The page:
23/03/17Email scammers hit FCA for the second time
A statement recently published by the Financial Conduct Authority (FCA) has warned of more fake emails being sent from their official account. An earlier security breach was reported in January, with several people receiving an email titled ‘FCA Regulations 2017’. The same thing appears to have happened again, with many receiving an email with the same title from three official FCA addresses. These are:
The FCA have stated that they are currently unaware of the source, but have advised anybody who receives an email to delete it without opening it.
Common warning signs
In a statement published last year, the FCA warned of scammers using various routes to deceive the public. Caller ID spoofing was highlighted as a threat, with scammers finding a way to make the official FCA switchboard number appear to the people receiving the call.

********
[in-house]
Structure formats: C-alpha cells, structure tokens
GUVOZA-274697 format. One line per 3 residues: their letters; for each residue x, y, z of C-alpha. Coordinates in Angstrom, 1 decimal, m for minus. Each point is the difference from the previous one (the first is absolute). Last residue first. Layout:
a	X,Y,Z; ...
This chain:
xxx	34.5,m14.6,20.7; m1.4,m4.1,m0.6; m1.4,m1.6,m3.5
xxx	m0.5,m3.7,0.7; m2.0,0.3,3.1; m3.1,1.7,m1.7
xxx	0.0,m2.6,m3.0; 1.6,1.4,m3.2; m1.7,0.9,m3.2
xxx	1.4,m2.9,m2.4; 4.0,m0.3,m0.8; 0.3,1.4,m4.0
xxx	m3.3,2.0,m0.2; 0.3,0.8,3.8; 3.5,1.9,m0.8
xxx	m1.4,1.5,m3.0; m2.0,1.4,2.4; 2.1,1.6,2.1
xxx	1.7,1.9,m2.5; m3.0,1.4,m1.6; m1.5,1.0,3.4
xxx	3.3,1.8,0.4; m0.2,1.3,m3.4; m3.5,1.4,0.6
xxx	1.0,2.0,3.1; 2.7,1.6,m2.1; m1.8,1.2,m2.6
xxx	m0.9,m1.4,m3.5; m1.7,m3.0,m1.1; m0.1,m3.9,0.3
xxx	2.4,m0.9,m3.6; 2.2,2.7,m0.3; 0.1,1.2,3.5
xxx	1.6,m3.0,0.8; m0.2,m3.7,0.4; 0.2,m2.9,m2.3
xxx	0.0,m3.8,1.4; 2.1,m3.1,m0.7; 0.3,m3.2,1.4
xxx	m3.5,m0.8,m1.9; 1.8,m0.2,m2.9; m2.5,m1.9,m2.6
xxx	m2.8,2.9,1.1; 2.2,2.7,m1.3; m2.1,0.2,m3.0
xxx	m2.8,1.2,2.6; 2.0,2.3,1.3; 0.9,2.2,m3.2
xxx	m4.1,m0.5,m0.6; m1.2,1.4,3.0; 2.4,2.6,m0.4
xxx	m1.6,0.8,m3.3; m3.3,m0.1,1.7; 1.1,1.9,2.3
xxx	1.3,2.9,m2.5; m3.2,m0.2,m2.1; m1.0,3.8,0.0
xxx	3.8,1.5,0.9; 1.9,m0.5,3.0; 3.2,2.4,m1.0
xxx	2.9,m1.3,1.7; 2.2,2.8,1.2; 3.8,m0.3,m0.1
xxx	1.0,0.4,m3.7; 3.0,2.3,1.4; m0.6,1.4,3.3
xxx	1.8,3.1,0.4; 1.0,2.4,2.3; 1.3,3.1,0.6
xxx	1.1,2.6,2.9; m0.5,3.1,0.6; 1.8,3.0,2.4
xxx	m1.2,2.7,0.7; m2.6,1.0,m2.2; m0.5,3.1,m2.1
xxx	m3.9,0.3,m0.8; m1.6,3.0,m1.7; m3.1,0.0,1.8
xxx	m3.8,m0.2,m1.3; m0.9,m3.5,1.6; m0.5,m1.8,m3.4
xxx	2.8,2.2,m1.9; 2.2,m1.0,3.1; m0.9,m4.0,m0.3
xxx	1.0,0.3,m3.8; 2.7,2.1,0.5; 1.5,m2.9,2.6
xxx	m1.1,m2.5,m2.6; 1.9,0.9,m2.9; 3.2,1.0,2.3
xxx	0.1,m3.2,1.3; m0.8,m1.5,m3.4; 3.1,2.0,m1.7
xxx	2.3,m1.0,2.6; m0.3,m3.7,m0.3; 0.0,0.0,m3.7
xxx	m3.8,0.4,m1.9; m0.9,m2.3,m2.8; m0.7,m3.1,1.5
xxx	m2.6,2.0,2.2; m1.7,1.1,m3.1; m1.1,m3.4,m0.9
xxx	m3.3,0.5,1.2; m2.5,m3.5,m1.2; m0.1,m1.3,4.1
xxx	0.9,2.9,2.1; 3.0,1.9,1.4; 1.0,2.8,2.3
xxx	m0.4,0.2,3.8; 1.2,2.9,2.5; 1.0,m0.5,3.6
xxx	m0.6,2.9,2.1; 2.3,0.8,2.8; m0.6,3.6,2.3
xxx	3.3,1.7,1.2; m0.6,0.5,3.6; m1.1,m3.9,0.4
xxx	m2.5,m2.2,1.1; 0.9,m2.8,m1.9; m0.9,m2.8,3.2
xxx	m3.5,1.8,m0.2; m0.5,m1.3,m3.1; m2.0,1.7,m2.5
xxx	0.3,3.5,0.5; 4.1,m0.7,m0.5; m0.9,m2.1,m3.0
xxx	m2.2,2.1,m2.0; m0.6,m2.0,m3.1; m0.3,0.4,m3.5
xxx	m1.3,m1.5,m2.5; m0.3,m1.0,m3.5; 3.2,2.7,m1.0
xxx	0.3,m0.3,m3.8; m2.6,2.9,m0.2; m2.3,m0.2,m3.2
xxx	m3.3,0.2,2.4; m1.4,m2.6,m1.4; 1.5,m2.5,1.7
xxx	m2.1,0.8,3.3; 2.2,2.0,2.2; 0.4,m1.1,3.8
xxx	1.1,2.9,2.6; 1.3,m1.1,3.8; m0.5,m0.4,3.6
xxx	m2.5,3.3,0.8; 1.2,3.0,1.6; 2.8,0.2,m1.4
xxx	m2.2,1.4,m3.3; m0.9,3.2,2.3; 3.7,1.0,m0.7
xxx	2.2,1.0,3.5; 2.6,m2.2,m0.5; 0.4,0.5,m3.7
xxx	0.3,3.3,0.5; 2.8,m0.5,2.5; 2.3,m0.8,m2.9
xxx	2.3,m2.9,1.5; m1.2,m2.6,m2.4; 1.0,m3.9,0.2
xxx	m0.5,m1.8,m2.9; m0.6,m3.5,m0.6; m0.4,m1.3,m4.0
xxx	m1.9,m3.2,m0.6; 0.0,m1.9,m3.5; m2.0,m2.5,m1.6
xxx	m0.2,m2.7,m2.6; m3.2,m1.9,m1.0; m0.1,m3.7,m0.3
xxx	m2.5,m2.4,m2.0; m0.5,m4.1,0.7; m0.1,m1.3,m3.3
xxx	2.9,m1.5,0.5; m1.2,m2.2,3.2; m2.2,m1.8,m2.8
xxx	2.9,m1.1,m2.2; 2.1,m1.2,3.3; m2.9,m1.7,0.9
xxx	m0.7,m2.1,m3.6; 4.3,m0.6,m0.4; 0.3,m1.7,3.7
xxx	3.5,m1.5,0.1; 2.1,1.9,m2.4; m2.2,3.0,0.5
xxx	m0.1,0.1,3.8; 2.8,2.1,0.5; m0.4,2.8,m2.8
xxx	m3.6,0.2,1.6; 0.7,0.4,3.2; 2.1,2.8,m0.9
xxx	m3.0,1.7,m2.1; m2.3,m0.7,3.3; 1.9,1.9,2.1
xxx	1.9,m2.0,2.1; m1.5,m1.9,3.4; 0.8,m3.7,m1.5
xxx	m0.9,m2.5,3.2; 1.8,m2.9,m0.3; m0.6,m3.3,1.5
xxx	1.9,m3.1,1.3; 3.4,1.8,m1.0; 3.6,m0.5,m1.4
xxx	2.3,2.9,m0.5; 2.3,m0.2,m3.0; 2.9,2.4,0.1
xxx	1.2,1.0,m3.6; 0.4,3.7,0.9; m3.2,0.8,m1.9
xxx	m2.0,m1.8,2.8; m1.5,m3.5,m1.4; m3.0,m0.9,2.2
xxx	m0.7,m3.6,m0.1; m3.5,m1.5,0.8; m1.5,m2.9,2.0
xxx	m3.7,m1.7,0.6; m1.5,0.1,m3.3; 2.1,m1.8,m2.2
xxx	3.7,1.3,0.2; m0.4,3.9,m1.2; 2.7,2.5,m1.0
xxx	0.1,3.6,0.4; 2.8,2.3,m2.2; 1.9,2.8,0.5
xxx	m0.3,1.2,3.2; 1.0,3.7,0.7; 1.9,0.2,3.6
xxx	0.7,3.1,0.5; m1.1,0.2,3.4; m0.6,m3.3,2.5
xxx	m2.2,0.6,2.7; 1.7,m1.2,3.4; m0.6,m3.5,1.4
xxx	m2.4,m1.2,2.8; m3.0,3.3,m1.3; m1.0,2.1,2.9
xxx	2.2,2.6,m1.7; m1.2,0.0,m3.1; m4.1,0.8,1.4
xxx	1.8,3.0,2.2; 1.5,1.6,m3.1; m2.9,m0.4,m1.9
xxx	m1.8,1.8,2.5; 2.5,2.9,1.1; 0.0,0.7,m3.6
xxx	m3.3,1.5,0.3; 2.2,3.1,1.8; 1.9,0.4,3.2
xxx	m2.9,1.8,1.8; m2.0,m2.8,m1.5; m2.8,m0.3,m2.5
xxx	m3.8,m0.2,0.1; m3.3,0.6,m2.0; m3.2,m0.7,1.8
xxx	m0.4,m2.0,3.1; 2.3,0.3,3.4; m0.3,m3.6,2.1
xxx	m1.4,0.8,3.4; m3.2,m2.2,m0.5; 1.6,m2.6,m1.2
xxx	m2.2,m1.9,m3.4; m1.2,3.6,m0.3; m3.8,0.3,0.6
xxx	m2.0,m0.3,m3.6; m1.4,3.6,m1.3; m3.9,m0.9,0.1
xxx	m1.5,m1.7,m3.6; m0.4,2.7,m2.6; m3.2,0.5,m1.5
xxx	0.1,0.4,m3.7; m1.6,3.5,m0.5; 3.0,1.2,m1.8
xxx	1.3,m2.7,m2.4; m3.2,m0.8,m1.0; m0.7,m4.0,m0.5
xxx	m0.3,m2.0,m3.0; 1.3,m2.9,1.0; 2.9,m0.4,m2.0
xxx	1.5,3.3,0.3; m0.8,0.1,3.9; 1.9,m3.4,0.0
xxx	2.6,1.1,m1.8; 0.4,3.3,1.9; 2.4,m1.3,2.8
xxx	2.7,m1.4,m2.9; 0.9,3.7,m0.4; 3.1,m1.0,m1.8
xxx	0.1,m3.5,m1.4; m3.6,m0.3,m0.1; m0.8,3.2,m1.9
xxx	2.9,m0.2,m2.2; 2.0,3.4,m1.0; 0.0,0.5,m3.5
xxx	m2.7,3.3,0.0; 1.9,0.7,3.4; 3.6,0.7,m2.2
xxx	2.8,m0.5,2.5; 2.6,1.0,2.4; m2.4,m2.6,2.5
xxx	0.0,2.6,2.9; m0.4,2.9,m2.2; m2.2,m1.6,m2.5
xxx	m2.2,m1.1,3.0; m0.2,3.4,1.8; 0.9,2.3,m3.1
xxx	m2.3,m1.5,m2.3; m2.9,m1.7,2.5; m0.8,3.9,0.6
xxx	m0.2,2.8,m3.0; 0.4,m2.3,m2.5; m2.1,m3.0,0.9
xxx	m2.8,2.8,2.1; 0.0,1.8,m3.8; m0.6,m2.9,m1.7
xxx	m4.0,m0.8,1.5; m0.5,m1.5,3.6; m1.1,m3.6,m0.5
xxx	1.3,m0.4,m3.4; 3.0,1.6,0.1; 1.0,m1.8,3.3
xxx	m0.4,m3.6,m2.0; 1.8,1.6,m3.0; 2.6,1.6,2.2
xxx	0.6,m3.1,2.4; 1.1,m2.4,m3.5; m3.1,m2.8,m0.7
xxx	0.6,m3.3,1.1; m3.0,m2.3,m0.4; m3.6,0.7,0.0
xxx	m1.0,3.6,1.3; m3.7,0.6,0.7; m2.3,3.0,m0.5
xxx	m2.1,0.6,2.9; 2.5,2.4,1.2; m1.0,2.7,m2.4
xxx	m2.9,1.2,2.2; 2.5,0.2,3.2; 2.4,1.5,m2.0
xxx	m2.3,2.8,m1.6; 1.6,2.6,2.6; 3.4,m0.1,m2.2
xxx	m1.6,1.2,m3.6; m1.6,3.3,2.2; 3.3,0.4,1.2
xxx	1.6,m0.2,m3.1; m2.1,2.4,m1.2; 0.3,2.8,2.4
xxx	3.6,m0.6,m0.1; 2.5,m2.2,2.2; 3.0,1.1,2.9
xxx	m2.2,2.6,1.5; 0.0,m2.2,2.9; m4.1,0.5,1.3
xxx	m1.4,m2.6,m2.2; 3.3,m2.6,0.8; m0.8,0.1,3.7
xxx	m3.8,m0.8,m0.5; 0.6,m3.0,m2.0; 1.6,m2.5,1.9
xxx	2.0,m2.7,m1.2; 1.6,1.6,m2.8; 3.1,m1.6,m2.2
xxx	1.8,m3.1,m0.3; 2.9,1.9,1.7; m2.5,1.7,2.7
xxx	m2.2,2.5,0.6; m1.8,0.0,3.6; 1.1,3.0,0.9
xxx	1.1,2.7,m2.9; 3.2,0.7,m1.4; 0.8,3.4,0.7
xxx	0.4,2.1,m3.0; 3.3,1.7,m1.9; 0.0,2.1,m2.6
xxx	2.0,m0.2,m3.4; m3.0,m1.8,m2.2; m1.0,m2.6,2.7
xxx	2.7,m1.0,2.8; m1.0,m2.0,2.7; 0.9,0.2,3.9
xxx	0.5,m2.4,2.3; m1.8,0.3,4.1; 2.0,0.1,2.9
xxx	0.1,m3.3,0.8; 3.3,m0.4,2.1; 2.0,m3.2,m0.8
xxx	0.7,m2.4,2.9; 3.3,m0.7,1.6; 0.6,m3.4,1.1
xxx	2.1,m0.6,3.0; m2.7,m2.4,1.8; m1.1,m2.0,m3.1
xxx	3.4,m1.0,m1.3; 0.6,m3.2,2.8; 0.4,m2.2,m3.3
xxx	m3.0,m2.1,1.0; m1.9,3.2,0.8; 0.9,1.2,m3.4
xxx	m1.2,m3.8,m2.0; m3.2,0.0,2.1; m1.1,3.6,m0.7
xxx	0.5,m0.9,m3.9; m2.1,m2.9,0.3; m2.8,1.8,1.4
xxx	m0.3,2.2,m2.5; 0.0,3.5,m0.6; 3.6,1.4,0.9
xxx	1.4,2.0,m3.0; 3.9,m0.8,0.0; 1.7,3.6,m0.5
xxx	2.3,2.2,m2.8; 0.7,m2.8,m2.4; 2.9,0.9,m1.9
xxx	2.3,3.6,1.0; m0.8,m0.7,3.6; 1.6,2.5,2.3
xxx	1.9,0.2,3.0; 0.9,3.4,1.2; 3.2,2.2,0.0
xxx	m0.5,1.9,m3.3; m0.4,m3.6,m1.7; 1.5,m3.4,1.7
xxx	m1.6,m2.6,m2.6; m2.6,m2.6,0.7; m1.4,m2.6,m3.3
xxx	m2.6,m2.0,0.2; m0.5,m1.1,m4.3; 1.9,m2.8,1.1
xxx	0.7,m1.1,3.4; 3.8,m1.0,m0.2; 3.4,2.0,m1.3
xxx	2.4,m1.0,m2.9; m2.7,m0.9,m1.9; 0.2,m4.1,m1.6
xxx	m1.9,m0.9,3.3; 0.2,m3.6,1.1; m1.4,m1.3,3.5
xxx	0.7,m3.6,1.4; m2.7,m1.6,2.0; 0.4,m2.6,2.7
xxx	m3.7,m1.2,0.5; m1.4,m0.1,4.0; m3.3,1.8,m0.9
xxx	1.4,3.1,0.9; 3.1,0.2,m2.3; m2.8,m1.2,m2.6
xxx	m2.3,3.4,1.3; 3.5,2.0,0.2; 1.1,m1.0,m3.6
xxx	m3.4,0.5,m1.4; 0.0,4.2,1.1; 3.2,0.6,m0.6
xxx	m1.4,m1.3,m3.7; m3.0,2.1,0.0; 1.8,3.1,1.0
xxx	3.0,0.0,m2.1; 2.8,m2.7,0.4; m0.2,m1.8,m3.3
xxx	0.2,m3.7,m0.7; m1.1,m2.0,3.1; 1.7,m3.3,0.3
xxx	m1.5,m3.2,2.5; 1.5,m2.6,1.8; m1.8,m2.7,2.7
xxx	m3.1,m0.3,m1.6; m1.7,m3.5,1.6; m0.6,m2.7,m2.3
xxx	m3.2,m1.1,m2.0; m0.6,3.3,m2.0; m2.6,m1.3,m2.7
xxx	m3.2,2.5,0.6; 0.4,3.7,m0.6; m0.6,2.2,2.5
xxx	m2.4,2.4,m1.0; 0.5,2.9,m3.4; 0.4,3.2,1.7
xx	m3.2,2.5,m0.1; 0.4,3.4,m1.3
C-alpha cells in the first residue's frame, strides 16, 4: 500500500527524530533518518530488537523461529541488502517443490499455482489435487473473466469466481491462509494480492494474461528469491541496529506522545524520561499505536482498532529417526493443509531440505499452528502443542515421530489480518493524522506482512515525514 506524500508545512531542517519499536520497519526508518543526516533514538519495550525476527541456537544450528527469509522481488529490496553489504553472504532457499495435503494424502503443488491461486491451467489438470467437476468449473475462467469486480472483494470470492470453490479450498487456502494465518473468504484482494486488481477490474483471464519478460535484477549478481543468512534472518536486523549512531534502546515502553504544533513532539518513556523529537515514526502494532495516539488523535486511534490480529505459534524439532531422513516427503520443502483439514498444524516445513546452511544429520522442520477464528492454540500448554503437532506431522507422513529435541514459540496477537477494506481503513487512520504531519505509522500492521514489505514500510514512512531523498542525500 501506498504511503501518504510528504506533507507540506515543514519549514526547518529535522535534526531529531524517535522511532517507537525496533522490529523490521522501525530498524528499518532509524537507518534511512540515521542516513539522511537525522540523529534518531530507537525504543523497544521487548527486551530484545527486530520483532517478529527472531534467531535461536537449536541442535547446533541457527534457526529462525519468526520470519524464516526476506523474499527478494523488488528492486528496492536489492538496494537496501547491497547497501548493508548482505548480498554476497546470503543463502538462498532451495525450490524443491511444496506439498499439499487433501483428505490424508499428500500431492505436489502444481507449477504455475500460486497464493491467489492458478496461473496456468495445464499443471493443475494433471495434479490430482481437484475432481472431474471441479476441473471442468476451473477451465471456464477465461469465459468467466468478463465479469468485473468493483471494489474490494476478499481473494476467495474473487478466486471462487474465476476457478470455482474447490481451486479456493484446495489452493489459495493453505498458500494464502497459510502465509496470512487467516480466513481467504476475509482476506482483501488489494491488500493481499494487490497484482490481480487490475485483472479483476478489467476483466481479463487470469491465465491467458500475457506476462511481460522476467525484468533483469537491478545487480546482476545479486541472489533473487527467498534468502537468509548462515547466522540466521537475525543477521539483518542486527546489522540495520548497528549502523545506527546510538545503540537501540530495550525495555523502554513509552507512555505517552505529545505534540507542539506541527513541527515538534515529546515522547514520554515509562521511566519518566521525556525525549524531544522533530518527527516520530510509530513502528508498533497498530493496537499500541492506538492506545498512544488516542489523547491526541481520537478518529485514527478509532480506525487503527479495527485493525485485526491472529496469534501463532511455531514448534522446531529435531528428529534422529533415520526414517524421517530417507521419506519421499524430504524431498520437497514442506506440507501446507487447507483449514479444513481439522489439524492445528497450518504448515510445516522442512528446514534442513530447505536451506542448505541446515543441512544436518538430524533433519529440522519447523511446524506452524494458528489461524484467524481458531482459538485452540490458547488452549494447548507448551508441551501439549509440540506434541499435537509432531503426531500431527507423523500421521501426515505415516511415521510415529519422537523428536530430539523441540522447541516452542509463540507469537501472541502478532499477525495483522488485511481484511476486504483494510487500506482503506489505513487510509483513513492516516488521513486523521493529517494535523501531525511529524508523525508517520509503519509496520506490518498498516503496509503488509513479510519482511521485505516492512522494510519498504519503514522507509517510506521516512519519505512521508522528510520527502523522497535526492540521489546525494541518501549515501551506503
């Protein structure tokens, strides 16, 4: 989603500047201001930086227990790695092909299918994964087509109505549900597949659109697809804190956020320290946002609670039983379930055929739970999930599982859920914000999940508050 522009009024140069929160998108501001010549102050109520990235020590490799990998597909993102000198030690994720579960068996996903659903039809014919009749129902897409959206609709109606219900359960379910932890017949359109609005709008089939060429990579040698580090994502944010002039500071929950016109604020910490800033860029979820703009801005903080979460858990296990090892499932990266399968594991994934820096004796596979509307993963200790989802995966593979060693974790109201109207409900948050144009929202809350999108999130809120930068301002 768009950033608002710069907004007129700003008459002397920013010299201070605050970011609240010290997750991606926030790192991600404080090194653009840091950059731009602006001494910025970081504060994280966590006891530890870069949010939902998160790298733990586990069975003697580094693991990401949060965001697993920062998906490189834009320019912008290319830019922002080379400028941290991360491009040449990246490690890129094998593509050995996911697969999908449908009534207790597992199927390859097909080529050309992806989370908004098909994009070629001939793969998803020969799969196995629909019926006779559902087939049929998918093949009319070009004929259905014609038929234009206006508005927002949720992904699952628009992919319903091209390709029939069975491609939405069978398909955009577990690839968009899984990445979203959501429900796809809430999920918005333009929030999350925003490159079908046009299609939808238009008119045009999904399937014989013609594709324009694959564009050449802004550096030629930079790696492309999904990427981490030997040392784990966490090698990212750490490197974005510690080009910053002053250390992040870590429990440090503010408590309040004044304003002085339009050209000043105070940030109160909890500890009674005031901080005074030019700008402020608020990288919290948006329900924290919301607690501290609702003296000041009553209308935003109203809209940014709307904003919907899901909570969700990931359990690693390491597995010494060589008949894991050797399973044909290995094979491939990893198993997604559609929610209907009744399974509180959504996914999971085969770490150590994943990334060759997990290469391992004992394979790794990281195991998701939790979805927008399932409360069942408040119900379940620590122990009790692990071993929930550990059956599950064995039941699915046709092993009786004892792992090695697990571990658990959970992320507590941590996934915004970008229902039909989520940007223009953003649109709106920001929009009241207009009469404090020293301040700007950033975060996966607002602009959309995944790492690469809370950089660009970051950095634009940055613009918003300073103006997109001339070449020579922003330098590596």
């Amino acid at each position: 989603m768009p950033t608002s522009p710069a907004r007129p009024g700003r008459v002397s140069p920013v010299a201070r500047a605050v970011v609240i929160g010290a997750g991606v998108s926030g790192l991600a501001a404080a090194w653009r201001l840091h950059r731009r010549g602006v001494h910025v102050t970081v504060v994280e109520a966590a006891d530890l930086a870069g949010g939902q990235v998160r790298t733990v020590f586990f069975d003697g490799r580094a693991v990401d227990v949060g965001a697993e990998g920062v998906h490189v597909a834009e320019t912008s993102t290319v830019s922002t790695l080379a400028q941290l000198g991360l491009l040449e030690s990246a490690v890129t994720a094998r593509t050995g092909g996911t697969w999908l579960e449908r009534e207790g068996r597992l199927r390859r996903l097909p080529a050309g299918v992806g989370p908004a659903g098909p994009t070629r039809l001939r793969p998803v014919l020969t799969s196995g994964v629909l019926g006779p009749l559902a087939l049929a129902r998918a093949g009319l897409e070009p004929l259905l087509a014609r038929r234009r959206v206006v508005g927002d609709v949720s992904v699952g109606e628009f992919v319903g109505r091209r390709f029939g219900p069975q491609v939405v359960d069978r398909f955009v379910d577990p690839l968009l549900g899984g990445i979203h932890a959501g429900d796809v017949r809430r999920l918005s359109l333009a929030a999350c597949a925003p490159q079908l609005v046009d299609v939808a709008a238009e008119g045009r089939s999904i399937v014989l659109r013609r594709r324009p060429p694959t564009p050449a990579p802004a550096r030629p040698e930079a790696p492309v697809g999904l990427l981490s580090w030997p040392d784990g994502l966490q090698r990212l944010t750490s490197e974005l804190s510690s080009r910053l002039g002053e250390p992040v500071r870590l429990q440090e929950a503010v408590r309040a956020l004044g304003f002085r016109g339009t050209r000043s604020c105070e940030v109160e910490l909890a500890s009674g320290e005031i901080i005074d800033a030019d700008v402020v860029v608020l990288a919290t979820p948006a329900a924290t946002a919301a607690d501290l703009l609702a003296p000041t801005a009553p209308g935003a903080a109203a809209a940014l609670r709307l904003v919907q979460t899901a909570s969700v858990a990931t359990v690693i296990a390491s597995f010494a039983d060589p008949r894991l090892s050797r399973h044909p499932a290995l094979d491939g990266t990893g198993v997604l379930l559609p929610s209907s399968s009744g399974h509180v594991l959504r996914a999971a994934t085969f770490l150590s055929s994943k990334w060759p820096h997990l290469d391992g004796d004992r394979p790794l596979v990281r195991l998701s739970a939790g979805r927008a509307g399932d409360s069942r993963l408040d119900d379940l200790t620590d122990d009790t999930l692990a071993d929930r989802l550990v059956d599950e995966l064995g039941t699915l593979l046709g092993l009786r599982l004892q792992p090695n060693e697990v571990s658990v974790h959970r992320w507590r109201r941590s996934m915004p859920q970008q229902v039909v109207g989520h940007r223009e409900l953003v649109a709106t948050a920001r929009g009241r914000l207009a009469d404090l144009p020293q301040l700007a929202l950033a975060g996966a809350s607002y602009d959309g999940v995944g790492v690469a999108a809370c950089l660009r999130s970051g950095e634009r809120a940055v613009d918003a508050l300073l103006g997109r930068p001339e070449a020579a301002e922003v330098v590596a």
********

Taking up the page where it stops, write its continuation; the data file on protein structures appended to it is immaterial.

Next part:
They reiterated that under no circumstances will the FCA ask for money or bank details and people who are being targeted should never send any personal information such as payslips or passports.
If you receive suspicious communication we would recommend taking a common-sense approach; “if it’s too good to be true, it usually is”. If in doubt you should get in touch directly with the FCA.
Suspected fraudulent activity can be reported on the FCA website here, or on the consumer helpline on 0800 111 6768.
Whilst the financial watchdog has made it one of their 2016/17 priorities to tackle cyber-crime, breaches such as this are still happening, so people are advised to stay cautious.
Simple measures can be taken to keep vigilant, including:
- Not opening emails from people you don’t know
- Exercising caution with email attachments
- Keeping internet security software updated
- Reporting anything that seems odd or amiss
- Not responding to suspected scammers in any way
- If in doubt, calling the organisation directly on their advertised telephone number, not one contained in an email you receive
The FCA have been quick to announce the email hack, but it is not yet apparent who is behind it, and whether or not they will strike again.